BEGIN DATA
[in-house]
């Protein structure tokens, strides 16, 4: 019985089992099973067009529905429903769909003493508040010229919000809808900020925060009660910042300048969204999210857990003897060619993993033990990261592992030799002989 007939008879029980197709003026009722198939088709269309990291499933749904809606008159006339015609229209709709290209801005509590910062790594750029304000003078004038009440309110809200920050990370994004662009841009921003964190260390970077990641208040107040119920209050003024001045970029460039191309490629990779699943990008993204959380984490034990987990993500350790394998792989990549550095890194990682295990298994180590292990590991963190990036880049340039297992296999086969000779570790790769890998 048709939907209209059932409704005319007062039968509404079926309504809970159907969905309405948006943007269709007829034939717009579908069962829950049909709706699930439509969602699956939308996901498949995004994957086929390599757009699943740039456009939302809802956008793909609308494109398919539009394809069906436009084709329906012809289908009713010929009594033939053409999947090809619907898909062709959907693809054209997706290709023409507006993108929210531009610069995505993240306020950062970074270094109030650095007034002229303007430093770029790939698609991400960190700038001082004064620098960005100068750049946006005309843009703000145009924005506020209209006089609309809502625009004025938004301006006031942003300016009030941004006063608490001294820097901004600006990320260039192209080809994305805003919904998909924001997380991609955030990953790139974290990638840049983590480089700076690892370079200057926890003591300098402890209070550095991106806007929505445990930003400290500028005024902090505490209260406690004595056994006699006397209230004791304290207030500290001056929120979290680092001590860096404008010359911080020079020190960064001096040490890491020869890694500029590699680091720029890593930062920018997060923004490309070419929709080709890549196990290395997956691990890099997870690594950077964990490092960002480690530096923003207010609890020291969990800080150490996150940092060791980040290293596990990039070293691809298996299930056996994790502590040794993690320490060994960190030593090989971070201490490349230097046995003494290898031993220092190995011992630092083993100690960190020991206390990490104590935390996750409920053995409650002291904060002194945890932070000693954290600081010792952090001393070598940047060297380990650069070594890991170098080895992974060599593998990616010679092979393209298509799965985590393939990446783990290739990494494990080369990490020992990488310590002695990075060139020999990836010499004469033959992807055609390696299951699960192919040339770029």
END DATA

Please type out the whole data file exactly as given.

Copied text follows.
[in-house]
């Protein structure tokens, strides 16, 4: 019985089992099973067009529905429903769909003493508040010229919000809808900020925060009660910042300048969204999210857990003897060619993993033990990261592992030799002989 007939008879029980197709003026009722198939088709269309990291499933749904809606008159006339015609229209709709290209801005509590910062790594750029304000003078004038009440309110809200920050990370994004662009841009921003964190260390970077990641208040107040119920209050003024001045970029460039191309490629990779699943990008993204959380984490034990987990993500350790394998792989990549550095890194990682295990298994180590292990590991963190990036880049340039297992296999086969000779570790790769890998 048709939907209209059932409704005319007062039968509404079926309504809970159907969905309405948006943007269709007829034939717009579908069962829950049909709706699930439509969602699956939308996901498949995004994957086929390599757009699943740039456009939302809802956008793909609308494109398919539009394809069906436009084709329906012809289908009713010929009594033939053409999947090809619907898909062709959907693809054209997706290709023409507006993108929210531009610069995505993240306020950062970074270094109030650095007034002229303007430093770029790939698609991400960190700038001082004064620098960005100068750049946006005309843009703000145009924005506020209209006089609309809502625009004025938004301006006031942003300016009030941004006063608490001294820097901004600006990320260039192209080809994305805003919904998909924001997380991609955030990953790139974290990638840049983590480089700076690892370079200057926890003591300098402890209070550095991106806007929505445990930003400290500028005024902090505490209260406690004595056994006699006397209230004791304290207030500290001056929120979290680092001590860096404008010359911080020079020190960064001096040490890491020869890694500029590699680091720029890593930062920018997060923004490309070419929709080709890549196990290395997956691990890099997870690594950077964990490092960002480690530096923003207010609890020291969990800080150490996150940092060791980040290293596990990039070293691809298996299930056996994790502590040794993690320490060994960190030593090989971070201490490349230097046995003494290898031993220092190995011992630092083993100690960190020991206390990490104590935390996750409920053995409650002291904060002194945890932070000693954290600081010792952090001393070598940047060297380990650069070594890991170098080895992974060599593998990616010679092979393209298509799965985590393939990446783990290739990494494990080369990490020992990488310590002695990075060139020999990836010499004469033959992807055609390696299951699960192919040339770029």